# Is a heavier skier faster? [duplicate]

Is it true that a heavier skier goes faster? If it is, why is that?

My intuition would be that the speed gained by a skier should be independent from its mass, since both its acceleration and the friction are proportional to its mass. Am I overlooking some important effect which would cause a heavier skier to go faster?

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## marked as duplicate by Waffle's Crazy Peanut, John Rennie, Qmechanic♦Apr 2 '13 at 15:52

Possible duplicates: physics.stackexchange.com/q/56276 and physics.stackexchange.com/q/22080 – OSE Apr 2 '13 at 14:39

I'm quite sure that you've left something. The more their mass, they've got more momentum and of course, Inertia. The heavier the body is, the more their body resists their state of motion (or rest).

Yes. They move faster than skinny guys. If you resolve the forces acting on the skier like his acceleration, gravity, friction (of snow), the normal force and also his air drag, you can find that his velocity does depend on his mass.

Resolving all the forces, we get

$$ma=mg\ cos\theta-\mu\ mg\ sin\theta-\frac{1}{2}\rho Av^2C_d$$

$$a+\frac{1}{2m}\rho Av^2C_d=g\ cos\theta-\mu\ g\ sin\theta$$

As the mass is in the denominator portion, we can clearly see that it supports his acceleration (it should increase in order for balancing other forces) by opposing gravity.

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I don't seek a reference, only a confirmation or a good motivation for the other opinion. Anyway, I am not convinced by your statement. If we take into account only gravity and friction, then the speed is independent from mass. I am asking if there are other effects making the speed mass-dependent or if the speed is in fact independent from the mass of the skier. – Daniel Robert-Nicoud Apr 2 '13 at 14:39
@DanielRobert-Nicoud: Hi Daniel. Well, you've taken into account of only friction and gravity. But, you didn't take take drag into account. That makes the velocity mass-dependent... – Waffle's Crazy Peanut Apr 2 '13 at 14:53
"If you resolve the forces acting on the skier like his acceleration (ma),..." The product ma is not an individual force acting on the skier. It equals the total force on the skier. – Ben Crowell Apr 2 '13 at 15:18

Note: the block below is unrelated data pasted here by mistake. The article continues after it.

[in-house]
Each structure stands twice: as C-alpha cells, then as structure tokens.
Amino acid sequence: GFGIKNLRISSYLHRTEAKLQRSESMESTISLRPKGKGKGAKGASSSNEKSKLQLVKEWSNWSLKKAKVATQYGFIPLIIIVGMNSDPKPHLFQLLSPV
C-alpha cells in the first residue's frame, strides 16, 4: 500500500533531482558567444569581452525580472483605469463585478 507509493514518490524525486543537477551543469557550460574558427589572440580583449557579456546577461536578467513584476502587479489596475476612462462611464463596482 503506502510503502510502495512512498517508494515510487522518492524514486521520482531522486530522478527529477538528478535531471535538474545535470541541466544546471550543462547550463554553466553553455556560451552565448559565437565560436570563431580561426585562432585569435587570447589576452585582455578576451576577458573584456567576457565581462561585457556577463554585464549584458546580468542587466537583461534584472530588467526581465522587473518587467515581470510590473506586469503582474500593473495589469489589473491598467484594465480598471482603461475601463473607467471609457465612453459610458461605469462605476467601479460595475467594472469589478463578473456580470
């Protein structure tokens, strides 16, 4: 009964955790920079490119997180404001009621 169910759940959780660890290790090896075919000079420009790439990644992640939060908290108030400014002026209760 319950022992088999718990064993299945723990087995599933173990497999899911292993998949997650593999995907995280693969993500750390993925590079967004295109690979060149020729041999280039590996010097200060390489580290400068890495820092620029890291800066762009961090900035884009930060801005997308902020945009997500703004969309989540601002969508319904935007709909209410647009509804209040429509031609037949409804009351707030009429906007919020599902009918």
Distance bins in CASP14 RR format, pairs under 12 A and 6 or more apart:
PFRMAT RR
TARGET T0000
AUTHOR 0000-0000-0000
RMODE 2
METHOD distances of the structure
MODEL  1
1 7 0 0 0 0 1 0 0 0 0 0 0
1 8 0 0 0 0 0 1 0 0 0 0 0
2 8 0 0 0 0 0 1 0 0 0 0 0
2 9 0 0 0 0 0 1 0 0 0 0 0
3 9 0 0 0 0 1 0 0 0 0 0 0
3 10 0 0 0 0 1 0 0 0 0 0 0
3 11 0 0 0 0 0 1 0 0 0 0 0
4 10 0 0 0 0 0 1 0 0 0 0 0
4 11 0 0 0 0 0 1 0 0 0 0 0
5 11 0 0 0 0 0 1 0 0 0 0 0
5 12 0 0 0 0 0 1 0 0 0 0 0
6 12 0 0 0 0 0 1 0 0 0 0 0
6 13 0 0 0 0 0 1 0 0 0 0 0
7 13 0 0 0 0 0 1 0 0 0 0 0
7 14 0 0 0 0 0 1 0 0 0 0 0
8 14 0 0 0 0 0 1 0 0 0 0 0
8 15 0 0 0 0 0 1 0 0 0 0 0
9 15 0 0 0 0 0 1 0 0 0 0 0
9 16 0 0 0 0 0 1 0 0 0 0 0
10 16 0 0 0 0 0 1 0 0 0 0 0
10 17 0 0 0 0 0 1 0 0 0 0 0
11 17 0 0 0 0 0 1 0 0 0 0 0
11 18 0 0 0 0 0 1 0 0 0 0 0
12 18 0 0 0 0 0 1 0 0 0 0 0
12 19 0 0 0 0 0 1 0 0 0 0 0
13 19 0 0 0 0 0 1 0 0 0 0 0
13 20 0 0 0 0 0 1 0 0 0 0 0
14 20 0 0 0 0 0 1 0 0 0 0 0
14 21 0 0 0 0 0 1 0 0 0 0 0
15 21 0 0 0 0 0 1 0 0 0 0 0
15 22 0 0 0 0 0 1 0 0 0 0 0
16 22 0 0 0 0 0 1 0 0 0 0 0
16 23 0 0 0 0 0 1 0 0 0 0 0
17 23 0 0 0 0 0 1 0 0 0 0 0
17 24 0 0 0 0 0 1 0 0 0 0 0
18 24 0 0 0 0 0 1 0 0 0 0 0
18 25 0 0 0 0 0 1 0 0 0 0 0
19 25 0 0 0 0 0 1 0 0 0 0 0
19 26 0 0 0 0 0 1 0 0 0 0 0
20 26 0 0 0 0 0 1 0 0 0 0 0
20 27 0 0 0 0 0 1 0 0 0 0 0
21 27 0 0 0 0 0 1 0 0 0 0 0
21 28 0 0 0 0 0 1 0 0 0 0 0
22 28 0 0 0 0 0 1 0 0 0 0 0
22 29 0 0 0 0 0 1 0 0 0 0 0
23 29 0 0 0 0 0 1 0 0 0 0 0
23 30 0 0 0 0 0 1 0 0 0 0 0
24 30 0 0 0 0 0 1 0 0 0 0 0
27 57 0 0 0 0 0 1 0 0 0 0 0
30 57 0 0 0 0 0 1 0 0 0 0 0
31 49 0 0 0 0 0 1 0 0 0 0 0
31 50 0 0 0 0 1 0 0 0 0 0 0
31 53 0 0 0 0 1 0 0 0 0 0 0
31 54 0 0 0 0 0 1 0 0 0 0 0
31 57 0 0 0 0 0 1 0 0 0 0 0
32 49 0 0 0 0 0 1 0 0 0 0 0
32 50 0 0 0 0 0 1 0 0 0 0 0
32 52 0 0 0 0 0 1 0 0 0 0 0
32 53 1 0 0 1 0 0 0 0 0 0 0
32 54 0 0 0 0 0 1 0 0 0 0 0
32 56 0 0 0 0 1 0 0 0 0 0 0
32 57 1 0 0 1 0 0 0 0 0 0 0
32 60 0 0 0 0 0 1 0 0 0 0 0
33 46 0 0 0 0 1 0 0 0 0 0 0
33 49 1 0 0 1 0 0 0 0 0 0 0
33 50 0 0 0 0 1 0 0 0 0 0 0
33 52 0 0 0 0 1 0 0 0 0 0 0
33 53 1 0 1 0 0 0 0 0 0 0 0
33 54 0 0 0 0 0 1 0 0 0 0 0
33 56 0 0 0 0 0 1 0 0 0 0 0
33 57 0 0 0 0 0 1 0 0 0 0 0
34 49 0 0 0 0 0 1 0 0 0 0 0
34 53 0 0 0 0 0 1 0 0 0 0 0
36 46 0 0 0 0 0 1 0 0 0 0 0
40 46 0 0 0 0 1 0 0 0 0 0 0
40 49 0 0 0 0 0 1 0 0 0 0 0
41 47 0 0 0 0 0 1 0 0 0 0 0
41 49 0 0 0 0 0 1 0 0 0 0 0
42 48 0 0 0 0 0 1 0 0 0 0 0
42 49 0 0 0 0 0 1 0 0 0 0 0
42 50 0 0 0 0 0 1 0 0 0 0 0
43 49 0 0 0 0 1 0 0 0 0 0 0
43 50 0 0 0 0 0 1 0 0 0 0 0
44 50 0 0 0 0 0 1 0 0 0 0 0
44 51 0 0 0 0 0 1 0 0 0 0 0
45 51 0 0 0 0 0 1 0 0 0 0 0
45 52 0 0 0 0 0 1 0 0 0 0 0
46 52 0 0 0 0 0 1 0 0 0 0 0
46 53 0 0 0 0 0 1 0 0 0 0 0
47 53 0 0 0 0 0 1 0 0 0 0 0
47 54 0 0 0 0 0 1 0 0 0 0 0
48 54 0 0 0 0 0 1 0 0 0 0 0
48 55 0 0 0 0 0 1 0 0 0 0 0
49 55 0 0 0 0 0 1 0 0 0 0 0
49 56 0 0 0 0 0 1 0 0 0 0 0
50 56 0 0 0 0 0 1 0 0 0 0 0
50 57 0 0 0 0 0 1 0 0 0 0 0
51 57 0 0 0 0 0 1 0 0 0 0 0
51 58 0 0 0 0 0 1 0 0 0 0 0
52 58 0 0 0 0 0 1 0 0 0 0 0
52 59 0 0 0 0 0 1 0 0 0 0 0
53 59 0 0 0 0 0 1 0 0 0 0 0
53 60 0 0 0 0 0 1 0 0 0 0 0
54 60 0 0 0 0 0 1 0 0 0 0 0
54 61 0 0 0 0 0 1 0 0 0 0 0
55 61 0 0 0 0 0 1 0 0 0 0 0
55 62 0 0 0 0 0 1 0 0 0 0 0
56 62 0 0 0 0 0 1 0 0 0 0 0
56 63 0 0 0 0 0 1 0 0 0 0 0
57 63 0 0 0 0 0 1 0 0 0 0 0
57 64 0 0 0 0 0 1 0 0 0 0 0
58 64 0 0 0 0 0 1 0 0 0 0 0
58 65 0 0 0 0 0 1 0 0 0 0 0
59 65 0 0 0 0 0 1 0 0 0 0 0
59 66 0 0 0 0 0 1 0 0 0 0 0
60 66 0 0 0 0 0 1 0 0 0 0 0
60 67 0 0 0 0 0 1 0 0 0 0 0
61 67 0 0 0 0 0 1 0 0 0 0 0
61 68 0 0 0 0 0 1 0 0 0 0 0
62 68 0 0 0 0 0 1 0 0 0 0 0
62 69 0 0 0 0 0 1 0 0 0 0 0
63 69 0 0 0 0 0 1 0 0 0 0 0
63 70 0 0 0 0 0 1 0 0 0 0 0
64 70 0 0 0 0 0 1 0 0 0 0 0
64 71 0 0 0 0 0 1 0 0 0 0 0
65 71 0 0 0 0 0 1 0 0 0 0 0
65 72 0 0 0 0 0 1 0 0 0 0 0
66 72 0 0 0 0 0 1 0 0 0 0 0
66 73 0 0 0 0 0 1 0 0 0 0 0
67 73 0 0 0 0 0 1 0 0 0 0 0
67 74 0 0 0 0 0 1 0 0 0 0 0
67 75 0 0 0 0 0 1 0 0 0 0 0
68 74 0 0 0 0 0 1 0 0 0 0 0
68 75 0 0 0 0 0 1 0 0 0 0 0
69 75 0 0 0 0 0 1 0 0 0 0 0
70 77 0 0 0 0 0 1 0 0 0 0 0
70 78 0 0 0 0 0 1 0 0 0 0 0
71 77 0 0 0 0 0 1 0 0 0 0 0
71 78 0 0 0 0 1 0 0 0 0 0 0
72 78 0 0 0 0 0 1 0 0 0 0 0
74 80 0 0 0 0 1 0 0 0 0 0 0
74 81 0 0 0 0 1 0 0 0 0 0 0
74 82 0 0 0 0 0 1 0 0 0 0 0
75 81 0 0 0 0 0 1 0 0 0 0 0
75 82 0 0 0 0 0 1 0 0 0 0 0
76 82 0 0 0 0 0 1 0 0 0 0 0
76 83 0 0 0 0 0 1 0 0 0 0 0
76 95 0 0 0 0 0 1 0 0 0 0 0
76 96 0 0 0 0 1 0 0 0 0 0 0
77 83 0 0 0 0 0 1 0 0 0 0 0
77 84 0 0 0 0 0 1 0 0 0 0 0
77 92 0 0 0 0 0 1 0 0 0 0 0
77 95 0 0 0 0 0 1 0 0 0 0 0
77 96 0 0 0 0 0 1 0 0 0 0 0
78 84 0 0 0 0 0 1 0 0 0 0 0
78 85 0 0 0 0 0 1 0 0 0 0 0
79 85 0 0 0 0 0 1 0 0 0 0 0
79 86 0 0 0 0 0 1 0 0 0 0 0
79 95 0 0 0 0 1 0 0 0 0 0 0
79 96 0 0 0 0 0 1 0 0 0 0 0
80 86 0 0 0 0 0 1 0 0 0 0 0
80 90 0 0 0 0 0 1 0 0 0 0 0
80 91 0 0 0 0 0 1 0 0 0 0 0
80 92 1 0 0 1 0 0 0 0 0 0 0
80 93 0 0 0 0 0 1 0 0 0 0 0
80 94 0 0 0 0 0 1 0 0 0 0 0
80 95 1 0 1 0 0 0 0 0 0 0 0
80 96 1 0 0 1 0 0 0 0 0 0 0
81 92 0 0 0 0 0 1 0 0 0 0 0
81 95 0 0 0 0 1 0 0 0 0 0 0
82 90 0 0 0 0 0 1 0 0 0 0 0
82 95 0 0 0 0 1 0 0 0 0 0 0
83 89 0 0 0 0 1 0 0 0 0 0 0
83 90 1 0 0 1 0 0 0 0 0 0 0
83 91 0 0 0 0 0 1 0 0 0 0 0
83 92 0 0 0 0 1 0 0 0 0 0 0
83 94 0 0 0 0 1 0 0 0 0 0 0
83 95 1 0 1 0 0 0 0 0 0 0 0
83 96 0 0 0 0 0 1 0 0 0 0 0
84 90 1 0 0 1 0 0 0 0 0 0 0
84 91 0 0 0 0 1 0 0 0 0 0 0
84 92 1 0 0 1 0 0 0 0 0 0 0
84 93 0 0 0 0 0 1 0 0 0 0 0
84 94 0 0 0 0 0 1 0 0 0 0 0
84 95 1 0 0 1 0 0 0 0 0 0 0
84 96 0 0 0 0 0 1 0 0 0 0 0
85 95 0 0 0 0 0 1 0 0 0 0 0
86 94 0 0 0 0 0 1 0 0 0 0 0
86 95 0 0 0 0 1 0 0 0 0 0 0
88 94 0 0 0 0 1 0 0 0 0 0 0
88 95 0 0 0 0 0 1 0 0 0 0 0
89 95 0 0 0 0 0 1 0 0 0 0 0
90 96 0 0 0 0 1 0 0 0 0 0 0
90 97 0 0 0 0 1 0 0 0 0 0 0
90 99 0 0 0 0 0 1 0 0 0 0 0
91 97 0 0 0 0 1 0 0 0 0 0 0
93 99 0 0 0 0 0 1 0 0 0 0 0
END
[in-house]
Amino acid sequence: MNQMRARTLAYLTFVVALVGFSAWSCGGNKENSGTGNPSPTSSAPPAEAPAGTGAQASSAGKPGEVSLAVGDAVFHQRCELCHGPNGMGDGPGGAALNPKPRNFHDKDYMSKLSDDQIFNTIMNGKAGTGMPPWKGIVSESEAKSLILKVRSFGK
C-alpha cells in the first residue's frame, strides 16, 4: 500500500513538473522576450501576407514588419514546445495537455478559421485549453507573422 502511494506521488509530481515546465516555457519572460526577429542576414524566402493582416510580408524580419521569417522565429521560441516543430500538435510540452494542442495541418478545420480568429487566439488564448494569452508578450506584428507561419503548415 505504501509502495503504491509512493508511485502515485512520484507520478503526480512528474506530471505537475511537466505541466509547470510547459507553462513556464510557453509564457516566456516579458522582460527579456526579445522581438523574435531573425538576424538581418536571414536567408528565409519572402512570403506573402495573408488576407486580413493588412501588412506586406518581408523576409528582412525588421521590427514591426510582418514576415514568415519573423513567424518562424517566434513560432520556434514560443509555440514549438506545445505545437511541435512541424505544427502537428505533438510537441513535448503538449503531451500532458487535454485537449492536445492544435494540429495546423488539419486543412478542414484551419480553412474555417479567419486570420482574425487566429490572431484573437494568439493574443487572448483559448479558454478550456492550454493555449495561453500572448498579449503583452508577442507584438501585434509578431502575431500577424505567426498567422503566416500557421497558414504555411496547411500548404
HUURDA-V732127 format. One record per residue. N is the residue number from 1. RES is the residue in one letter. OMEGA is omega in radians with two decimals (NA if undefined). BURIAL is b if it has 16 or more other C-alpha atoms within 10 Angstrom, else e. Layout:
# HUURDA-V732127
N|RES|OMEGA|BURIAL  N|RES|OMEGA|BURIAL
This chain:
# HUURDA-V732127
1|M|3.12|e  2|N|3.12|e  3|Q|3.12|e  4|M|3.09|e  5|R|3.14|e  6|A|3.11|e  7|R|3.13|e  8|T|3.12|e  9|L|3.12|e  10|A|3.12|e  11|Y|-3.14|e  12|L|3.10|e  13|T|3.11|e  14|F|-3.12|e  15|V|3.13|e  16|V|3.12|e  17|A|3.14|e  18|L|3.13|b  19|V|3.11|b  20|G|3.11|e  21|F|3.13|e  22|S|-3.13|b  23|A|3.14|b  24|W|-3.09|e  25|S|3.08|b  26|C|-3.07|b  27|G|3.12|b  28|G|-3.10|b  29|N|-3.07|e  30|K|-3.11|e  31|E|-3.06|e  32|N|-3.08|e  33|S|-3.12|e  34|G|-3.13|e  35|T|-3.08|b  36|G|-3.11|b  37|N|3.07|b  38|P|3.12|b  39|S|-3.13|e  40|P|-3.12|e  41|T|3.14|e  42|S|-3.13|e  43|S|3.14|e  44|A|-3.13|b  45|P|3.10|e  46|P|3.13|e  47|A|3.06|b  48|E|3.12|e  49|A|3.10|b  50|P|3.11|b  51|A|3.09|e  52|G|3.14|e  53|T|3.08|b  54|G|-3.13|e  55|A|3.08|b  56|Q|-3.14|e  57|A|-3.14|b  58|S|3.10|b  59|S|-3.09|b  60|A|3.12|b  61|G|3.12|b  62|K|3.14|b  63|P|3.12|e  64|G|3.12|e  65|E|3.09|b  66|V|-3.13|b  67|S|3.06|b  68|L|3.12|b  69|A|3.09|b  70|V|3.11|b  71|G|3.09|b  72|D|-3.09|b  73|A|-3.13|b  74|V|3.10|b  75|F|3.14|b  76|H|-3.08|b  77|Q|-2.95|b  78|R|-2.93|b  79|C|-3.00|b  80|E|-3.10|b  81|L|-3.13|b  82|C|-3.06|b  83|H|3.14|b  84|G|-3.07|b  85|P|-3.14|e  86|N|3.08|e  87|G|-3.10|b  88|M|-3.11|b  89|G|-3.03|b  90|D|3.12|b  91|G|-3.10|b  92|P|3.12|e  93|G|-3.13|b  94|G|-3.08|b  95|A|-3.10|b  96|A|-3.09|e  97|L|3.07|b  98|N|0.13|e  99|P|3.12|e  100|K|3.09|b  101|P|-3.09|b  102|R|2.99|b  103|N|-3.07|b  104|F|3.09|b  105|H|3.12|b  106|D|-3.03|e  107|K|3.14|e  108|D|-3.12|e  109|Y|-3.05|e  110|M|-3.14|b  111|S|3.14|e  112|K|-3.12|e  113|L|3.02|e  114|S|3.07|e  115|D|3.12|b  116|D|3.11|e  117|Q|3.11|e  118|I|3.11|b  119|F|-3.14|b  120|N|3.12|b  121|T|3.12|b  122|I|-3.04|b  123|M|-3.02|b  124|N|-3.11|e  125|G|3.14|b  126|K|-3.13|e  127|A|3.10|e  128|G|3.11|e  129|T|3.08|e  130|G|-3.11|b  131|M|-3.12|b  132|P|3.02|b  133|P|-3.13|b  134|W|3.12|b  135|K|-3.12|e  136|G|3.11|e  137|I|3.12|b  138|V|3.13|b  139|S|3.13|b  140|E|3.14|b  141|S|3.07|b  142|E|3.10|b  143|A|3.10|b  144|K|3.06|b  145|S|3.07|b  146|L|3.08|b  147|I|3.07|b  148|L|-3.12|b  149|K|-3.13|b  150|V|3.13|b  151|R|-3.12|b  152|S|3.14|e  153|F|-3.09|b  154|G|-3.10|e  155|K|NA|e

@BenCrowell: Hi Ben. I've revised my answer for the resolution of forces. You're right that it equals all the other forces. But I'm quite sure that while balancing these forces, we can show that it depends on the initial velocity of the skier ;-) – Waffle's Crazy Peanut Apr 2 '13 at 16:37
You've got your trig functions messed up. The kinetic frictional force is collinear with the force of air friction, so you can't have a trig factor multiplying one and not the other. Also, if $\theta$ is meant to be the angle of the slope relative to horizontal, then you don't recover the correct result for $\theta=0$ or 90 degrees when friction is absent. And as discussed in my answer, (1) I don't think it's realistic to assume that friction is given by $\mu_kF_N$, and (2) $A$ isn't constant. – Ben Crowell Apr 2 '13 at 19:54

The skier has the following forces acting on him:

• a normal force $F_N$
• a gravitational force $F_W=mg$
• a force from air friction that is probably well approximated as $F_a=cAv^2$, where $A$ is the skier's cross-sectional area
• a frictional force from the snow $F_f$

$F_a$ increases with speed, and $F_f$ may also have some velocity dependence as well, and this is why a terminal velocity exists. The terminal velocity is the one at which the vector sum of these forces is zero.

If $F_f$ is negligible, then clearly a heavier skier will have a greater $v$, because we need a bigger $F_a$ to cancel out the component of $F_W$ parallel to the slope.

If $F_f$ obeys the usual freshman-physics model of kinetic friction, then it's velocity-independent, and a simple calculation shows that the same conclusion holds for fixed $A$: a heavier skier goes faster. In reality, a bigger skier has a bigger $A$ as well. However, I don't think the qualitative result is altered, because under geometrical scaling, $m$ grows faster than $A$.

However, I don't think it's necessarily valid to assume that $F_f$ obeys the usual model of kinetic friction, which is usually found to be valid only when a solid, dry surface slides over another solid, dry surface. Here the skier is leaving a track by pushing aside the snow (unless the conditions are very icy). I would guess that something like $F_f\propto F_N v$ holds. If this form of $F_f$ applies and $F_a$ is absent, then all forces are proportional to mass, and the terminal velocity is independent of mass. If this form of $F_f$ exists along with an $F_a$, then I think you'd come back to the same result, which is that heavier skiers would go faster.

But the whole thing really depends on the model of friction, and I don't think any one model of friction will be accurate for a variety of conditions (ice, deep powder, ...).

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